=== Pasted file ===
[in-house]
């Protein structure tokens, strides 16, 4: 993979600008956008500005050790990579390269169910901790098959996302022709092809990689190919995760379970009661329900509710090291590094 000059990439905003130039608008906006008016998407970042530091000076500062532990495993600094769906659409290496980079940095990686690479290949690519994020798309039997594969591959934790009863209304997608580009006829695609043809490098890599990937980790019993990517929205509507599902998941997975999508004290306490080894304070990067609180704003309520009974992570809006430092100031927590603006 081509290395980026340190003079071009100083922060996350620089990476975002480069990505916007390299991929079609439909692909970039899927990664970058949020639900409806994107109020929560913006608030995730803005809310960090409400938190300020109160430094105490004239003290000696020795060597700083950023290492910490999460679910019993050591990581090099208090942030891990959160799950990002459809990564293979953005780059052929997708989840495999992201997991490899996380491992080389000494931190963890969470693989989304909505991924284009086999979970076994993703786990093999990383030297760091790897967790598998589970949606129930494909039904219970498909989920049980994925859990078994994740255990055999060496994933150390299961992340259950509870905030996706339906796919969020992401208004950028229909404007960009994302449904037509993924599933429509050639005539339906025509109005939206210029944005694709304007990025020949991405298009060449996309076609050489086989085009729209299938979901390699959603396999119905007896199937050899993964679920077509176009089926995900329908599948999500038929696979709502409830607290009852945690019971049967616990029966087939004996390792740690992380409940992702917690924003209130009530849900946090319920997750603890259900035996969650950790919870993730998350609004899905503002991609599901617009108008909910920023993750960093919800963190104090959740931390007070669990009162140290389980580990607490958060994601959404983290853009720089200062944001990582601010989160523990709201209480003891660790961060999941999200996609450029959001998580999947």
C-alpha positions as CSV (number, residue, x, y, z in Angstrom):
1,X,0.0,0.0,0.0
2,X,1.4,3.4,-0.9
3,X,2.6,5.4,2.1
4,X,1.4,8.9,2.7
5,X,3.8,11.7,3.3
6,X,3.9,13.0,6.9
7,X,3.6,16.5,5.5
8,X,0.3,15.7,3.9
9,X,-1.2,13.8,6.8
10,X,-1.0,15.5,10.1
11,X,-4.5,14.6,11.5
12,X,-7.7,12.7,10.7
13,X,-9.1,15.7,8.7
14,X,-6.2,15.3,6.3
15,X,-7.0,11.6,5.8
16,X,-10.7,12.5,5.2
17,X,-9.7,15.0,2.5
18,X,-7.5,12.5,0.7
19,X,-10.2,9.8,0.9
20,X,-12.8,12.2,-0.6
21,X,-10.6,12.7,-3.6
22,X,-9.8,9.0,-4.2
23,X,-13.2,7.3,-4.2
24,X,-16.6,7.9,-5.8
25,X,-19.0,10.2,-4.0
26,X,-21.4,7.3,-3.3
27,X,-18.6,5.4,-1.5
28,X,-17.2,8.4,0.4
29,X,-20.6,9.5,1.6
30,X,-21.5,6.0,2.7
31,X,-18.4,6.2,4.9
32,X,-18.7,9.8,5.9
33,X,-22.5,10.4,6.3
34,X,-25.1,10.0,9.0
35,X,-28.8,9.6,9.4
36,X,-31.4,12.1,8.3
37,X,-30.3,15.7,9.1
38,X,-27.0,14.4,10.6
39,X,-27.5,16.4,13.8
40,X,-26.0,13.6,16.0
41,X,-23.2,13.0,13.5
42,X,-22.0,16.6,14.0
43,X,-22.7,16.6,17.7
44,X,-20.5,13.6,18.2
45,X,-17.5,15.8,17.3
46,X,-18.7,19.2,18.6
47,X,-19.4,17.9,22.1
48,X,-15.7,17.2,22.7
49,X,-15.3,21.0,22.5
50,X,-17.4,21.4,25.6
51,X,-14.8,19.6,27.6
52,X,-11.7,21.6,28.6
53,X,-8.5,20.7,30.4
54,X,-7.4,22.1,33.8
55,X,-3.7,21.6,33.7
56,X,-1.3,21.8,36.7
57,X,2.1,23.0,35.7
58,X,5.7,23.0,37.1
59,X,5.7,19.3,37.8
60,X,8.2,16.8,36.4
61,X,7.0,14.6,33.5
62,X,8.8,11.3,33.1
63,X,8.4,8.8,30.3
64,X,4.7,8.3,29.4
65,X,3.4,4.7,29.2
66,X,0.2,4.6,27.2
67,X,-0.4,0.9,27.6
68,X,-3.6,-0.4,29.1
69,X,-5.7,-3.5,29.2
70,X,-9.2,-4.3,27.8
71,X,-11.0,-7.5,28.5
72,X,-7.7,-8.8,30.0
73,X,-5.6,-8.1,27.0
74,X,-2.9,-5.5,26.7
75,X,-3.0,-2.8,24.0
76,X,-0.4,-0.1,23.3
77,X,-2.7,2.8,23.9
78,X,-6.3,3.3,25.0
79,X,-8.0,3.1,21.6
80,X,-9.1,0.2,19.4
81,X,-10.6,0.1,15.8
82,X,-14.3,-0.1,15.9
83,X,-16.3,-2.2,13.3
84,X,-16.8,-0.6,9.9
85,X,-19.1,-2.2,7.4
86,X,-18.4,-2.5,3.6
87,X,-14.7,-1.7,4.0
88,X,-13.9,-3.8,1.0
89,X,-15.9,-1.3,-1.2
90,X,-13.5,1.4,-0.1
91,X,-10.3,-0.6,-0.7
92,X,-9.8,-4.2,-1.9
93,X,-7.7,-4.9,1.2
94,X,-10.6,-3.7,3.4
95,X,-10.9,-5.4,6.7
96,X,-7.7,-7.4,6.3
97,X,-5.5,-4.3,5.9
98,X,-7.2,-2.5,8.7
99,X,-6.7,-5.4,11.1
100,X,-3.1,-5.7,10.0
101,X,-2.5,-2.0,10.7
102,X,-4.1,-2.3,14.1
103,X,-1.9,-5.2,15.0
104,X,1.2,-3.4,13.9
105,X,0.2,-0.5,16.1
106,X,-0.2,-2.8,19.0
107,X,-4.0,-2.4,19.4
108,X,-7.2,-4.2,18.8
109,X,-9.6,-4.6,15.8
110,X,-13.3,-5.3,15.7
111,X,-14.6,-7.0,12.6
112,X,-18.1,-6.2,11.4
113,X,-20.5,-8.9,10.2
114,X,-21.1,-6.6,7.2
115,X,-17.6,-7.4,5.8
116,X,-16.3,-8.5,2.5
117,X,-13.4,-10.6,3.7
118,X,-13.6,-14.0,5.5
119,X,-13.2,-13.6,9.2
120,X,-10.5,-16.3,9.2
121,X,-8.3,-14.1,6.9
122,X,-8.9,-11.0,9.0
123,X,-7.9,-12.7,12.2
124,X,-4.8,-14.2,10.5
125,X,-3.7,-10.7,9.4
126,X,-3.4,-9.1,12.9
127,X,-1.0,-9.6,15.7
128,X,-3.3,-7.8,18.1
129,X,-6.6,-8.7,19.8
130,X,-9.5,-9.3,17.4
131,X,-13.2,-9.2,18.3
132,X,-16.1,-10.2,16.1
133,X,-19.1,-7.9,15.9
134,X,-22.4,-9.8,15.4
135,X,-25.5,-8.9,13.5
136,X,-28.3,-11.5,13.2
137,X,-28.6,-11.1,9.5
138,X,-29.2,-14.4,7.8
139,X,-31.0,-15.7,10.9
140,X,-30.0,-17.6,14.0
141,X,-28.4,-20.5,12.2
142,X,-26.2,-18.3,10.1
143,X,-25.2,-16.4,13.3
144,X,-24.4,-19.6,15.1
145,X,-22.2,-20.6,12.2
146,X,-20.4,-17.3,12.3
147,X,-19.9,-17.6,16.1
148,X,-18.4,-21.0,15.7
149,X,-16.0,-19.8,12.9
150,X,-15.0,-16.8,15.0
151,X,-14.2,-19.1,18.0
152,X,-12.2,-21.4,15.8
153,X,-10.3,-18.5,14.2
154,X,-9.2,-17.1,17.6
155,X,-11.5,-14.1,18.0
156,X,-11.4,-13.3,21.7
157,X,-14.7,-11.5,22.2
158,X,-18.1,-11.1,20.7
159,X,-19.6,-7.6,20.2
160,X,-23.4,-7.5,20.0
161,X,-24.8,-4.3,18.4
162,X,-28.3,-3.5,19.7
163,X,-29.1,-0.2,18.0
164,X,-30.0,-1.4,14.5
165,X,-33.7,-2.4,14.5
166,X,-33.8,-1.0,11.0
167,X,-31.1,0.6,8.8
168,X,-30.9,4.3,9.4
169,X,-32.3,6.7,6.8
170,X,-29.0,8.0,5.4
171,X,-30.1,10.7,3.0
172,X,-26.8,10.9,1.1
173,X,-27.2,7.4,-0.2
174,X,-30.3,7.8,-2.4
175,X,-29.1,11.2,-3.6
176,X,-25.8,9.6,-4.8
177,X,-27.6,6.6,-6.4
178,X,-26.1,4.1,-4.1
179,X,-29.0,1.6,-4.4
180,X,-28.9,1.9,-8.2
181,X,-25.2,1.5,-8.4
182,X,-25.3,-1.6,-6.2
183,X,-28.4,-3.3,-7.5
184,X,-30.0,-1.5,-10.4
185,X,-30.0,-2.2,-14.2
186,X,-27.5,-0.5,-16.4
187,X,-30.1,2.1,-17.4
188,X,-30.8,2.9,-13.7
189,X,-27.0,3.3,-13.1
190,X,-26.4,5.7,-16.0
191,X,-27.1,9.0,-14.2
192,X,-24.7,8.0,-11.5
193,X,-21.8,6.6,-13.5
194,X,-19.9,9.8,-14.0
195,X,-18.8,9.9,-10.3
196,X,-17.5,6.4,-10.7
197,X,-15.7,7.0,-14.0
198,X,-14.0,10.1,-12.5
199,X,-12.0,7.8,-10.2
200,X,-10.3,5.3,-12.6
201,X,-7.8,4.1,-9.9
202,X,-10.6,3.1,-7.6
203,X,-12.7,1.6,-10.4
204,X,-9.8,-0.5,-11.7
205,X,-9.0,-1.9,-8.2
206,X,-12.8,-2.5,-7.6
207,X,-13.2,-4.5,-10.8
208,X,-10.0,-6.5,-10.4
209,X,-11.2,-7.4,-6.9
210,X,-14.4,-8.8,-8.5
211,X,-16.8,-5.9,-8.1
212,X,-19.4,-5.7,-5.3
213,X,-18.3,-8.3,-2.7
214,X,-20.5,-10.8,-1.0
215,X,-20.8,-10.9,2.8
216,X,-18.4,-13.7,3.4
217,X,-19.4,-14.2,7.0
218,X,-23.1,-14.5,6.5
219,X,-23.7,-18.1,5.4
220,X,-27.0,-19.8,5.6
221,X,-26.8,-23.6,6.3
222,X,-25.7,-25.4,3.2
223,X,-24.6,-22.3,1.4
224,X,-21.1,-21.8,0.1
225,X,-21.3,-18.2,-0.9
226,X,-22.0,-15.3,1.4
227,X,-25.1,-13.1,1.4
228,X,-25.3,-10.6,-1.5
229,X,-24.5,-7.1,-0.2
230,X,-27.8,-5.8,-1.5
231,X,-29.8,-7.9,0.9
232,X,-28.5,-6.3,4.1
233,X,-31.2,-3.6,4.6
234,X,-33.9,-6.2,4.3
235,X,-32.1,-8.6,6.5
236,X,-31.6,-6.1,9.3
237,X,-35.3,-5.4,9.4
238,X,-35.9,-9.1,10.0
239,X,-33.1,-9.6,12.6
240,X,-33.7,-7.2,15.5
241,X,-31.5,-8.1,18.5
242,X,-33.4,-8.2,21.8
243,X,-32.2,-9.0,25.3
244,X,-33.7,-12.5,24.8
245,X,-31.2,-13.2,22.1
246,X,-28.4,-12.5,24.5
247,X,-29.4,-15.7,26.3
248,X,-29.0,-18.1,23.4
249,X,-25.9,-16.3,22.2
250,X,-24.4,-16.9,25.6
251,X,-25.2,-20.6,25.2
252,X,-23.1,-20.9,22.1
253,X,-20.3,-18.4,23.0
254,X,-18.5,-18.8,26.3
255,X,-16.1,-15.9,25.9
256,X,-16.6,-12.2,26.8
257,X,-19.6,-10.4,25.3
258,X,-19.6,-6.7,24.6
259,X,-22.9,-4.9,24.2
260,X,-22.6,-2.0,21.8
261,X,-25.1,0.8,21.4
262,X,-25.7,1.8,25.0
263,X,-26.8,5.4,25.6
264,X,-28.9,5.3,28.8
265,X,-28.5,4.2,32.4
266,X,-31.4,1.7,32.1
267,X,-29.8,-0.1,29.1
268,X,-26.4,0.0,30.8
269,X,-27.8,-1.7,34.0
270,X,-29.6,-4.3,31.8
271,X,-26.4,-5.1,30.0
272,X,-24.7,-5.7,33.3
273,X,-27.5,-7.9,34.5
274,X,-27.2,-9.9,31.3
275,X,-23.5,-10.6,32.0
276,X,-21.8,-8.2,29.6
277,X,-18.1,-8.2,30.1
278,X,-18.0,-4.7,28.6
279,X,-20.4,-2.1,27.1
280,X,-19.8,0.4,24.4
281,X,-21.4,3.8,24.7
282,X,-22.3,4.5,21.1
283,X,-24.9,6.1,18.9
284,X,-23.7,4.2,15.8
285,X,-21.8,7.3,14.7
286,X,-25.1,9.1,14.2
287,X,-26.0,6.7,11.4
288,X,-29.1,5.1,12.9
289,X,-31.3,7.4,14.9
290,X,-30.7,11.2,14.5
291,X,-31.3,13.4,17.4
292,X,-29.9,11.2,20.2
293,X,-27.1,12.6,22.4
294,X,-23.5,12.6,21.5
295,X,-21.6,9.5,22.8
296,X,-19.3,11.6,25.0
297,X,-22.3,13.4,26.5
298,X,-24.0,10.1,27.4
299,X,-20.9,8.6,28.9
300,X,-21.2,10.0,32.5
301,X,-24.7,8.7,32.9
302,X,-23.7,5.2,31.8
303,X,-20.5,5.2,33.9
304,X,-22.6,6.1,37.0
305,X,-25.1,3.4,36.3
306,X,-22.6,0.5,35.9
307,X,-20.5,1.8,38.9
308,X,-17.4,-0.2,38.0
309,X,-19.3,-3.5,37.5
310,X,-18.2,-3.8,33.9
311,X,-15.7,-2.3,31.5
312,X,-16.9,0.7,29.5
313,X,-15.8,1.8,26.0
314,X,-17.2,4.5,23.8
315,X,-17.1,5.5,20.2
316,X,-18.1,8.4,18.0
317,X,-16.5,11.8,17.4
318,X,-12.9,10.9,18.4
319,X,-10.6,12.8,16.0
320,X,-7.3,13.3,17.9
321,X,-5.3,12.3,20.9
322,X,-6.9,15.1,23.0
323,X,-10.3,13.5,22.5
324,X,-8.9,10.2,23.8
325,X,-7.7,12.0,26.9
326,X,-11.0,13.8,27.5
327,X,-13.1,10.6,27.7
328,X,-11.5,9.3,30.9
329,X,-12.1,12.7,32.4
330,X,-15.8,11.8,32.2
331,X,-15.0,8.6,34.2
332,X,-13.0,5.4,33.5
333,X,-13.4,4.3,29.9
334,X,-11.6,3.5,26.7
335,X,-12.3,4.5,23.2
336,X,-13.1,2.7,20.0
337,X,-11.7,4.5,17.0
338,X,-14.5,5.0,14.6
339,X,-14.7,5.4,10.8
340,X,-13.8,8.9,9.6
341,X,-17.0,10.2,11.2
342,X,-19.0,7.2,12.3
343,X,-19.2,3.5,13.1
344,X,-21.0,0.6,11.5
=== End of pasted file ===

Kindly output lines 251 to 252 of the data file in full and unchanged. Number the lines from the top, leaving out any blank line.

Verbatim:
248,X,-29.0,-18.1,23.4
249,X,-25.9,-16.3,22.2